According to one review study, cancer patients who received resistance training reported that their muscle mass was 0.9 kg higher than that of the control group (Koeppel et al., 2021). What stood out in their study was the mode of supervision. By changing the definition of the supervision modality when cancer patients were asked to perform resistance exercise, a positive dose-response relationship between the effect on lean mass and the severity of the supervision could be observed. This means that strict exercise supervision may be more effective than less strict supervision. Another notable result was that the use of BIA to measure muscle mass in patients was low-cost, and there was no radiation exposure, but there were possibilities of errors in the measurement. On the other hand, while computed tomography and magnetic resonance imaging have no errors in measurement, they are expensive, and there is concern about radiation exposure, so the measurement of muscle mass by dual-energy x-ray absorptiometry (DXA) should be considered. The method of protein supplementation to increase muscle mass is known to positively effect muscle growth in humans performing resistance training.
In the fields of exercise physiology and exercise rehabilitation, it is consistent with the fact that resistance training inhibits the catabolic pathway of muscle cells. There seems to be agreement that it can induce skeletal muscle growth by stopping the cell atrophy mechanism and at the same time stimulating anabolic pathways in cancer populations. Cancerous patients with high rates of sarcopenia showed a higher mortality rate than patients with low rates of sarcopenia. In other words, resistance training can be an important preventive and therapeutic strategy for cancer patients who have sarcopenia or are prone to have it. Ultimately, based on the results of several studies, resistance exercise is necessary to prevent cancerous sarcopenia, which often occurs in cancer populations. In addition, strict supervision is required to perfectly follow the prescribed exercise during resistance exercise. A more desirable effect appears when DXA for measuring muscle mass and protein supplementation for increasing or maintaining muscle mass is accurately followed.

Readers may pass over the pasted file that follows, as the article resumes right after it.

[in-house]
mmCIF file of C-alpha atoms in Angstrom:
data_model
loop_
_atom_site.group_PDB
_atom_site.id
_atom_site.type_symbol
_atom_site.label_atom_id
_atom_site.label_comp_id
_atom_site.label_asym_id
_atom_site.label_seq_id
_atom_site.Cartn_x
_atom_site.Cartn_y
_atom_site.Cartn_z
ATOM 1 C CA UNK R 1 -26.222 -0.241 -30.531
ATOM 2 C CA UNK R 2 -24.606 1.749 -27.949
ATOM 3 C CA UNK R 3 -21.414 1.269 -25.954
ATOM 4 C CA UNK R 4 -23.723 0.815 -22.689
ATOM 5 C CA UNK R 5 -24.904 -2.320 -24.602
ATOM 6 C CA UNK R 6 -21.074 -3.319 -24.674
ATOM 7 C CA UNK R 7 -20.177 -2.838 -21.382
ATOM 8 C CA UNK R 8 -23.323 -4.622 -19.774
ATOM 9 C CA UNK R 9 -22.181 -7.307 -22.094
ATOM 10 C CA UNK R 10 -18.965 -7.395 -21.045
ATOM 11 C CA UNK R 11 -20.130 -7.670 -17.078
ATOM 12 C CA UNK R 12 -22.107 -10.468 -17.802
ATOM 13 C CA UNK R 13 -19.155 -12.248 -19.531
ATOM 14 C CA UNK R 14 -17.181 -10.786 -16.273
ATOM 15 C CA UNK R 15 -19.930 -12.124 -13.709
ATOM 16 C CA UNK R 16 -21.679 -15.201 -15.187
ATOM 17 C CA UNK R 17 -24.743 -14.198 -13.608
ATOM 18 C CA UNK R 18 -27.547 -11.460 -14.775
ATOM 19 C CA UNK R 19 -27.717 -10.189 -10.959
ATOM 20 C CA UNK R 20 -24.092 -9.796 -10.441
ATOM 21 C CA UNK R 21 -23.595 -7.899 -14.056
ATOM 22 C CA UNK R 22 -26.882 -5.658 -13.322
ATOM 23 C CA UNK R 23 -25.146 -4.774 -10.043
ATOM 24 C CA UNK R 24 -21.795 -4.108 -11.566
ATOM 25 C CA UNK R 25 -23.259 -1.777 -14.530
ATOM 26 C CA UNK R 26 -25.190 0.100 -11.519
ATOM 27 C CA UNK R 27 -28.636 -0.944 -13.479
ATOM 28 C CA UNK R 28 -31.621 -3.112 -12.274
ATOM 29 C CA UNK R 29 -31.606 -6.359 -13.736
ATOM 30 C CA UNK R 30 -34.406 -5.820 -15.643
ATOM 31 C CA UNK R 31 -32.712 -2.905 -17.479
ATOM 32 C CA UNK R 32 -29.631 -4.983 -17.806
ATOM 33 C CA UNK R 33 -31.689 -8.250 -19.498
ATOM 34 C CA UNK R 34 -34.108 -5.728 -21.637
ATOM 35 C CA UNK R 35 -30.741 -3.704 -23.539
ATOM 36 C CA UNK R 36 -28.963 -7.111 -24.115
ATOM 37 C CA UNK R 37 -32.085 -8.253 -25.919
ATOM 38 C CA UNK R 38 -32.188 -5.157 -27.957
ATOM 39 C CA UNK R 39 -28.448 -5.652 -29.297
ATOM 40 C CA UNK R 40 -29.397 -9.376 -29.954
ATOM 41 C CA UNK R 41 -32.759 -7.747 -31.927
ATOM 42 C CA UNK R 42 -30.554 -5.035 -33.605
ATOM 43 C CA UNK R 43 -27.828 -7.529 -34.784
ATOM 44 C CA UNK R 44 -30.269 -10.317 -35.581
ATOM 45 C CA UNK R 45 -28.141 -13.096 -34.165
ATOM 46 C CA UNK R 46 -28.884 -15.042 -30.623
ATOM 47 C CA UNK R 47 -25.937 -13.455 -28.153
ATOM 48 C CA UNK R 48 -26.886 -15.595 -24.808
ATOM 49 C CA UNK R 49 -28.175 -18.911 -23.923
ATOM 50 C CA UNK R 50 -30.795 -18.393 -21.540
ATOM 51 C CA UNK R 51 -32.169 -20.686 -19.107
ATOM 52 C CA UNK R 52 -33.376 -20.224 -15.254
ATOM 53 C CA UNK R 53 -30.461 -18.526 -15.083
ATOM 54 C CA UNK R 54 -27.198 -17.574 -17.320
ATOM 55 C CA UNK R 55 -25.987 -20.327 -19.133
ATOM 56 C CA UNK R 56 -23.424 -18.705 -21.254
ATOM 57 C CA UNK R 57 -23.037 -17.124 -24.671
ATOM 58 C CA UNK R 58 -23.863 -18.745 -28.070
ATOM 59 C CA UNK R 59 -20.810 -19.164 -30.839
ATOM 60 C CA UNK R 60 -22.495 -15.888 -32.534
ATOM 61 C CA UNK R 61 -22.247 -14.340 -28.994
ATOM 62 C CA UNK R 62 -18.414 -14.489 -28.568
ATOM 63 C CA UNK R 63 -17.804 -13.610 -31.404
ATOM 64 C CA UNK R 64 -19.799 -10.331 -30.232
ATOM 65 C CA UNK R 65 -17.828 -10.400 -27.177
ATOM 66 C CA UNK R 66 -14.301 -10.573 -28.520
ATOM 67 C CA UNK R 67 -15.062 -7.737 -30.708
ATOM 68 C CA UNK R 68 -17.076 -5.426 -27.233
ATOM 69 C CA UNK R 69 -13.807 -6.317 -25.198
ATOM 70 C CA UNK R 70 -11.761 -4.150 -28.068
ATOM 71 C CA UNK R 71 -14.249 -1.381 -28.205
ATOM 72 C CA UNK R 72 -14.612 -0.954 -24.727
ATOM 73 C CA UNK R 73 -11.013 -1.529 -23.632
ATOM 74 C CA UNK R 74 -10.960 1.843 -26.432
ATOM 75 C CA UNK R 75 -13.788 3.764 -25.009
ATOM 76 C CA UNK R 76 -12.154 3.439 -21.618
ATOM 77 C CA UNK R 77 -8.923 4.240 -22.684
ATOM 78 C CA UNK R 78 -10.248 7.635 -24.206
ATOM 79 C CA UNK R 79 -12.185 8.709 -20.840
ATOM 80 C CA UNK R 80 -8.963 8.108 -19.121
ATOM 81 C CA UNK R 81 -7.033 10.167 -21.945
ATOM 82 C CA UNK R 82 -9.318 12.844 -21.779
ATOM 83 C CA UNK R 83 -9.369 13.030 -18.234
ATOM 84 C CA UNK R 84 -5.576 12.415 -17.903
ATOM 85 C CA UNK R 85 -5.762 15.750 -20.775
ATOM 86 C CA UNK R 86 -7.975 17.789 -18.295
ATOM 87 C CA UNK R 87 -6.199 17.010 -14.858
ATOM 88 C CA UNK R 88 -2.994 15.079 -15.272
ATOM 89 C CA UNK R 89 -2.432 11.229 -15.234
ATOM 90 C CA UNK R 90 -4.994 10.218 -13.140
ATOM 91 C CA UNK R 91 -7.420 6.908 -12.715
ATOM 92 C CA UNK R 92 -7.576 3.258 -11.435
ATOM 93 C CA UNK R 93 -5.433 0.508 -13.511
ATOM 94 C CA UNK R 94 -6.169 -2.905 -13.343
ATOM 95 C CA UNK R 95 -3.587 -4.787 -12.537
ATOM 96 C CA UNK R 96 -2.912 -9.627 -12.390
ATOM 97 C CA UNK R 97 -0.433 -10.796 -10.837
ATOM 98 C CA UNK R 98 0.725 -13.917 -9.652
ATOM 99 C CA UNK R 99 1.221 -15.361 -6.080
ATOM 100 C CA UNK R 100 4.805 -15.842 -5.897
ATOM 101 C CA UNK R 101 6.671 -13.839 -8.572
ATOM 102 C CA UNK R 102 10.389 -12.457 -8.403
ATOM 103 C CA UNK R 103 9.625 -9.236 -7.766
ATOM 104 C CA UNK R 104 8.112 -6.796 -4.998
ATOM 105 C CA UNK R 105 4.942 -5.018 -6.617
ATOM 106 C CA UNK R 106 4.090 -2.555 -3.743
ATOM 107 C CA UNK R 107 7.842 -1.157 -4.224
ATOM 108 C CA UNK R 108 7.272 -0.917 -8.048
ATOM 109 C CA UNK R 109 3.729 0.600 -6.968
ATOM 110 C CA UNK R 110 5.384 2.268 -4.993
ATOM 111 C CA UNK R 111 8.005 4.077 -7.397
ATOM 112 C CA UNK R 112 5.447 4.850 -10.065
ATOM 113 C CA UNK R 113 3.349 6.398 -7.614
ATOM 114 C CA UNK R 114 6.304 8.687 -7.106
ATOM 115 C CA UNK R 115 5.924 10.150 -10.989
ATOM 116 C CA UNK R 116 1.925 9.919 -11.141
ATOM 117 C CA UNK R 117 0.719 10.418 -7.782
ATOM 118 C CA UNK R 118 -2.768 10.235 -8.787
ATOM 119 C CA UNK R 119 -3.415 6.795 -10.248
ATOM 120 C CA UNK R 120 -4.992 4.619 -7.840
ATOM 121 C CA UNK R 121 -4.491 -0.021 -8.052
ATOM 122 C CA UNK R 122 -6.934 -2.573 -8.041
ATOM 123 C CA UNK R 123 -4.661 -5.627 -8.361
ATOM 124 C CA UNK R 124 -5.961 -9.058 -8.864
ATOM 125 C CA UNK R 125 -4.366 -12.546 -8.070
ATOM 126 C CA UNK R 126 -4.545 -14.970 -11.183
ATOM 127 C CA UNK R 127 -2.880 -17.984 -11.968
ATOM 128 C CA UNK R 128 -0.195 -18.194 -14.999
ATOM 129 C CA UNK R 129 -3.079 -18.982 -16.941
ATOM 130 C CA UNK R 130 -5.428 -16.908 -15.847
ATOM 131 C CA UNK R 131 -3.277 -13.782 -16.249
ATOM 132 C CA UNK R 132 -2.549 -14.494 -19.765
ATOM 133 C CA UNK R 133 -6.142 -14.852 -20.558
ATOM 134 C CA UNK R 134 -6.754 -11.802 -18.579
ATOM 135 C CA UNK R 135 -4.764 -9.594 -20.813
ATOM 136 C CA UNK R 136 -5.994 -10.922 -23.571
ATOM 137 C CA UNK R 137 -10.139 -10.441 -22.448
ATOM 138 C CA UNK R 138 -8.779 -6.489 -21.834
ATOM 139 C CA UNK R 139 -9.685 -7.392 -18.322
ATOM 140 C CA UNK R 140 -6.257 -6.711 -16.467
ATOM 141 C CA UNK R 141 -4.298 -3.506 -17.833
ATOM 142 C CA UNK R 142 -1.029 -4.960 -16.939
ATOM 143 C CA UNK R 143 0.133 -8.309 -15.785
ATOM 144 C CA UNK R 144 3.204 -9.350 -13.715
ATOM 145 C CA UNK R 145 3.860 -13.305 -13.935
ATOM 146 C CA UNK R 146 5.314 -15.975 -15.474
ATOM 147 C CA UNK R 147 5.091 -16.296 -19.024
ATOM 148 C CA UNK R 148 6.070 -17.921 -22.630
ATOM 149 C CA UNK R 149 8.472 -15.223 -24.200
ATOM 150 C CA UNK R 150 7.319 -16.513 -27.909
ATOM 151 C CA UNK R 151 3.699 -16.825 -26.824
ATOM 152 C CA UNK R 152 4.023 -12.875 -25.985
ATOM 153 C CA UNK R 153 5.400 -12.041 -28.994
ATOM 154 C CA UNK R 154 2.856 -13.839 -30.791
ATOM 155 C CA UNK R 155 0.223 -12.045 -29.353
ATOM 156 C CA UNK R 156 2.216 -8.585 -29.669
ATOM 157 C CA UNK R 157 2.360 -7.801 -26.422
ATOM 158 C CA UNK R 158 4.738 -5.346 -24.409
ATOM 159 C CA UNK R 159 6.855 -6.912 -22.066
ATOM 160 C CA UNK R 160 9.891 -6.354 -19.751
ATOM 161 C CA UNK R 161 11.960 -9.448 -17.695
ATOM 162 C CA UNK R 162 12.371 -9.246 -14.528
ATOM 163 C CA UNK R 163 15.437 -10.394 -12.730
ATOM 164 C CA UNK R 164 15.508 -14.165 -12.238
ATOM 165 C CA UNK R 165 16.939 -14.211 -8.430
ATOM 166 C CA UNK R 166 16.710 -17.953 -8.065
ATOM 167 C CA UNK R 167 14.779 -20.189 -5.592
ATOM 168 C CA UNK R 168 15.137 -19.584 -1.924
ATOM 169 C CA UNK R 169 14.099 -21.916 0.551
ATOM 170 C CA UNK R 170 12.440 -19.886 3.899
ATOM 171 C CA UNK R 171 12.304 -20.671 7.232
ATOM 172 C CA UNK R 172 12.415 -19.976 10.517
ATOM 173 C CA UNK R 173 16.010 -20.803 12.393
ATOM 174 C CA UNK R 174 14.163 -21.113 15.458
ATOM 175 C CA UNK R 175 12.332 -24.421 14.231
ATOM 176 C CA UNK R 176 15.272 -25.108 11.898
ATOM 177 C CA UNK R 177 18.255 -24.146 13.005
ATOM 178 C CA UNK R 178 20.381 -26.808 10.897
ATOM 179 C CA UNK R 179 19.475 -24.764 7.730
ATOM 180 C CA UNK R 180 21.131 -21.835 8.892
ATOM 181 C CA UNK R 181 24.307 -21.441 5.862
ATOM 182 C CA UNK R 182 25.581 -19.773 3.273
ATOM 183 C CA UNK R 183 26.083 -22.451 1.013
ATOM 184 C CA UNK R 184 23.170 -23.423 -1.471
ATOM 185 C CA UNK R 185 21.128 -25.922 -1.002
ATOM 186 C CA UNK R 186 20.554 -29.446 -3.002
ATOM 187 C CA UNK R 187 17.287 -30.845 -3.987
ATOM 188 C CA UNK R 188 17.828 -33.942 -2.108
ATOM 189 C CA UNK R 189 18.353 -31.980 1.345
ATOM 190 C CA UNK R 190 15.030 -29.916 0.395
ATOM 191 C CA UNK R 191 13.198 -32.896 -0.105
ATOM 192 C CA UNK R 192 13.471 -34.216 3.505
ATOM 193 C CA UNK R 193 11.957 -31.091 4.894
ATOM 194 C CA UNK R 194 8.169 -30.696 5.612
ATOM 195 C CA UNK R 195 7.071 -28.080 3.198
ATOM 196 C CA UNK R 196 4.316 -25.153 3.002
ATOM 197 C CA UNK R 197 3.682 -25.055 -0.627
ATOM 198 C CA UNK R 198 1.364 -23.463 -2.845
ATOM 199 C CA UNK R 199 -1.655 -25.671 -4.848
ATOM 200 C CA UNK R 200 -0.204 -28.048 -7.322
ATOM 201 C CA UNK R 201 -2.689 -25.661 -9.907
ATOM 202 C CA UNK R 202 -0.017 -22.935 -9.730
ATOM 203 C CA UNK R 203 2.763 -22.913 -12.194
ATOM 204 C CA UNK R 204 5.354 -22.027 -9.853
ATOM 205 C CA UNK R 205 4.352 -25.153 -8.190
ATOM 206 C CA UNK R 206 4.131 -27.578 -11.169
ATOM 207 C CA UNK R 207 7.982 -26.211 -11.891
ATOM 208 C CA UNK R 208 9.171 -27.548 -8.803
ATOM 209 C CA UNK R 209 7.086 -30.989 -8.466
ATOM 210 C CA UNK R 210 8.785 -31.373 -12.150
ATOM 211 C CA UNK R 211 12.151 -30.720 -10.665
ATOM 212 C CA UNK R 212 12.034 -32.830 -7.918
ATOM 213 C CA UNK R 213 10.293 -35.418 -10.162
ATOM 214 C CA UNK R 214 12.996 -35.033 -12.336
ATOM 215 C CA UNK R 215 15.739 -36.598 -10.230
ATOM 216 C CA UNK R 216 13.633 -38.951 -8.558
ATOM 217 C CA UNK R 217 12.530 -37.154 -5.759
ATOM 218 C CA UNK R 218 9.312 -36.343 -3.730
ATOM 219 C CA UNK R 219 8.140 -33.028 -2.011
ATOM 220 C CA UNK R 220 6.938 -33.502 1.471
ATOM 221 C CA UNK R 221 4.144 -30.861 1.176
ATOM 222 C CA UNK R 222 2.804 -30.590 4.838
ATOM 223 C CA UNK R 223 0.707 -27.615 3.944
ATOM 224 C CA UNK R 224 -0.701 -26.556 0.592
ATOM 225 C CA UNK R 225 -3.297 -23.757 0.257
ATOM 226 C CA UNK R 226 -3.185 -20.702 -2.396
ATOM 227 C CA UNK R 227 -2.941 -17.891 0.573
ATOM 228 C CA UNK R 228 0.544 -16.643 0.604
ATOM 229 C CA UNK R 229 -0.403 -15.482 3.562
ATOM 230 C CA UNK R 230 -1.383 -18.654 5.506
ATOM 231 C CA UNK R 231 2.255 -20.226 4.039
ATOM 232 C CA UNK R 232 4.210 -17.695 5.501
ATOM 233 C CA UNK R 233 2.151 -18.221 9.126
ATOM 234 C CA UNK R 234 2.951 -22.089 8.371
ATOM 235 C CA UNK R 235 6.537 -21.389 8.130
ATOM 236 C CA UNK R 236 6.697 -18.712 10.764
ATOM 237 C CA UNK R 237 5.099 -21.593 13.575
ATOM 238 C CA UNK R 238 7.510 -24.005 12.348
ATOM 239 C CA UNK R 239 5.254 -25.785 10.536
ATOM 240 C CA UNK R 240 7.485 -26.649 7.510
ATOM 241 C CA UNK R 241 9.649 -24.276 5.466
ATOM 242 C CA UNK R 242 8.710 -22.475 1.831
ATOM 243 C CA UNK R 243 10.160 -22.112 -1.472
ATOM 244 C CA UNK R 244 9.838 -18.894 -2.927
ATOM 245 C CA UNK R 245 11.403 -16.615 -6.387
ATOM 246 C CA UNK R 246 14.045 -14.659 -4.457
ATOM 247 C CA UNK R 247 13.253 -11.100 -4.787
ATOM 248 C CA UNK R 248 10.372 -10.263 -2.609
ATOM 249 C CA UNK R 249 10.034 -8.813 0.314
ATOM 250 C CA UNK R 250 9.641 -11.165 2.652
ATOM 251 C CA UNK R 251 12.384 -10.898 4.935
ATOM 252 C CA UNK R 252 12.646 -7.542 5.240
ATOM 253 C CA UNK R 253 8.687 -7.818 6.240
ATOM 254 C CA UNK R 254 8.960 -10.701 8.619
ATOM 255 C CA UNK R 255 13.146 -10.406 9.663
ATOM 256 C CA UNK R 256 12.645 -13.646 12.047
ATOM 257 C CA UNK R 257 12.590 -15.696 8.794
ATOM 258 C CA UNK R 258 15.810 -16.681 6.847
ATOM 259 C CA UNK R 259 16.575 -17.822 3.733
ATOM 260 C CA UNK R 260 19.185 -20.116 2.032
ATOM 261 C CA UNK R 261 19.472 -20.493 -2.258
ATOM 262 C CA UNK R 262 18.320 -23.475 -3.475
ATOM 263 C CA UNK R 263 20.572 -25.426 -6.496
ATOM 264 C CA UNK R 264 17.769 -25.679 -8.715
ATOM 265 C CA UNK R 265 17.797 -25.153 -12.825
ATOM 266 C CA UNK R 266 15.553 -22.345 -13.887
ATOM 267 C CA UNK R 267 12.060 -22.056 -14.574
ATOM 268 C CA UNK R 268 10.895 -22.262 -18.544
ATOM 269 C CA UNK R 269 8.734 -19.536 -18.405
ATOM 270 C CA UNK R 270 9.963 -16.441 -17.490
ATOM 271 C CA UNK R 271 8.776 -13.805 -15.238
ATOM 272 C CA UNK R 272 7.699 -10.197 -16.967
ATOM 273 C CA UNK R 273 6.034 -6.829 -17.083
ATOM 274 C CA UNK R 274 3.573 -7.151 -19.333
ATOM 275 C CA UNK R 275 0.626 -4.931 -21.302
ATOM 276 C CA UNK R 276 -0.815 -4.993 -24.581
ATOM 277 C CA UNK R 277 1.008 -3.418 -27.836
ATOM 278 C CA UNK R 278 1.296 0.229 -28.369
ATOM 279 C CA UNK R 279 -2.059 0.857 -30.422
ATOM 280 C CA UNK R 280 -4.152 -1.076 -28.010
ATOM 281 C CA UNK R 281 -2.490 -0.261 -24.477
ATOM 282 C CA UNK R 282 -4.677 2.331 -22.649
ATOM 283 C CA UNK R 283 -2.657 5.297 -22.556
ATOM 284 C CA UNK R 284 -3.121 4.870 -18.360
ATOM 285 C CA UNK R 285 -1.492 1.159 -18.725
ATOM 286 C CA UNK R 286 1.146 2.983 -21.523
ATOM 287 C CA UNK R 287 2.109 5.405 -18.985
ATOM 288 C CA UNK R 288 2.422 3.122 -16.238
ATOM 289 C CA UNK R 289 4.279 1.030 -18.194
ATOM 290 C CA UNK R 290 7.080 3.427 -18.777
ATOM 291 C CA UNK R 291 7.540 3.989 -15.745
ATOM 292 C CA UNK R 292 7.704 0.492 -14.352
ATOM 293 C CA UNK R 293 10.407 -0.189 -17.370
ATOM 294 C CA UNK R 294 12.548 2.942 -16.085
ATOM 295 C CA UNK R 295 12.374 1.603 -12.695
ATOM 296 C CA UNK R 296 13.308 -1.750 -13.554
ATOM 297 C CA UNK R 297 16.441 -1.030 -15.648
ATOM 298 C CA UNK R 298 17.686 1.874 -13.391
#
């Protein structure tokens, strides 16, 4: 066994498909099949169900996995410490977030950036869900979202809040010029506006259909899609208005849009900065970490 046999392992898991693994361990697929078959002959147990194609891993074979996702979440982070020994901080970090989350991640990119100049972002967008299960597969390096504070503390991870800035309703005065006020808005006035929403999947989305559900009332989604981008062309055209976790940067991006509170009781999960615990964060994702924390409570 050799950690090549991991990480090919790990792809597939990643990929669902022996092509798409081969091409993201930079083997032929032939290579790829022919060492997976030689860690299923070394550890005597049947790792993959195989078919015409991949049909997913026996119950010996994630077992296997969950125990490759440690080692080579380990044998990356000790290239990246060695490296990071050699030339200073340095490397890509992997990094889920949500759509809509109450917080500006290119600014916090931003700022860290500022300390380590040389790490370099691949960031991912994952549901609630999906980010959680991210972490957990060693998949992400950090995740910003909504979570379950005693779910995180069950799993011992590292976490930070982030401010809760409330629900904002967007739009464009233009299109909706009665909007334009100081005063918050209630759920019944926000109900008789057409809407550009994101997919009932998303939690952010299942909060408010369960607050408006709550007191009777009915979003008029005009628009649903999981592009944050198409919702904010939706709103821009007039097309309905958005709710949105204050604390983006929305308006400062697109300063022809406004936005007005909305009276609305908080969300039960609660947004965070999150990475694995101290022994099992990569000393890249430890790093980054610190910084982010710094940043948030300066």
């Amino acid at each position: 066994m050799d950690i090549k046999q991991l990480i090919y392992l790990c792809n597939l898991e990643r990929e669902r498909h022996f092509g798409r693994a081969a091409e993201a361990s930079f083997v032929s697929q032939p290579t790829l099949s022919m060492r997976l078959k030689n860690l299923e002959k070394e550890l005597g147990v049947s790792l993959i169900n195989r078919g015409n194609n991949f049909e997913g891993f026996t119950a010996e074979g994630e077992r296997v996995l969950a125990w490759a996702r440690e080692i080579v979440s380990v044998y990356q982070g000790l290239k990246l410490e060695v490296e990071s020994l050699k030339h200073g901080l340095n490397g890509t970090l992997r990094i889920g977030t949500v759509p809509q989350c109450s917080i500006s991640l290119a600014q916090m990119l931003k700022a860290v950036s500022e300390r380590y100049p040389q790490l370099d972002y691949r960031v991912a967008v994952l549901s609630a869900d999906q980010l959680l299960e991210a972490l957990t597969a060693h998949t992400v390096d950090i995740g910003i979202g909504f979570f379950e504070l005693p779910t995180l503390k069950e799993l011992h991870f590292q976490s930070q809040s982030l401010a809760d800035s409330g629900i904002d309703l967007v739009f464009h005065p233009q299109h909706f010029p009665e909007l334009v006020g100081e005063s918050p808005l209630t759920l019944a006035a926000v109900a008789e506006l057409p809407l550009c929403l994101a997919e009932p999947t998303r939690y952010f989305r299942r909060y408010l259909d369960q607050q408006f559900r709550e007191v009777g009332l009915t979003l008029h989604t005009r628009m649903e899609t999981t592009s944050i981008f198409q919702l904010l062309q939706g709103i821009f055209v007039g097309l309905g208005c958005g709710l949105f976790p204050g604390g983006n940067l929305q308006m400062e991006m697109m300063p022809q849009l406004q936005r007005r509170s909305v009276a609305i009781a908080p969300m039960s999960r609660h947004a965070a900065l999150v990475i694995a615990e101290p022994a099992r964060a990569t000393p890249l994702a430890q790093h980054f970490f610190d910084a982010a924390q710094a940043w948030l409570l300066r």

However, more studies designed specifically for the cancerous sarcopenia cohort are needed that utilize the best knowledge in exercise rehabilitation science to increase muscle mass while taking into account the limitations of this same population.
The first series is presented in J Exerc Rehabil 2019;15:339–340, Available from: https://doi.org/10.12965/jer.1938302.151.
The second series is presented in J Exerc Rehabil 2020;16:113–114, Available from: https://doi.org/10.12965/jer.2040178.089.
The third series is presented in J Exerc Rehabil 2020;16:205–206, Available from: https://doi.org/10.12965/jer.2040414.207.
The forth series is presented in J Exerc Rehabil 2020;16:383–384, Available from: https://doi.org/10.12965/jer.2040712.356.
The fifth series is presented in J Exerc Rehabil 2021;17:2–3, Available from: https://doi.org/10.12965/jer.2142042.021.
The sixth series is presented in J Exerc Rehabil 2021;17:151–152, Available from: https://doi.org/10.12965/jer.2142274.137.
The seventh series is presented in J Exerc Rehabil 2021;17:293–294, Available from: https://doi.org/10.12965/jer.2142560.280.



No potential conflict of interest relevant to this article was reported.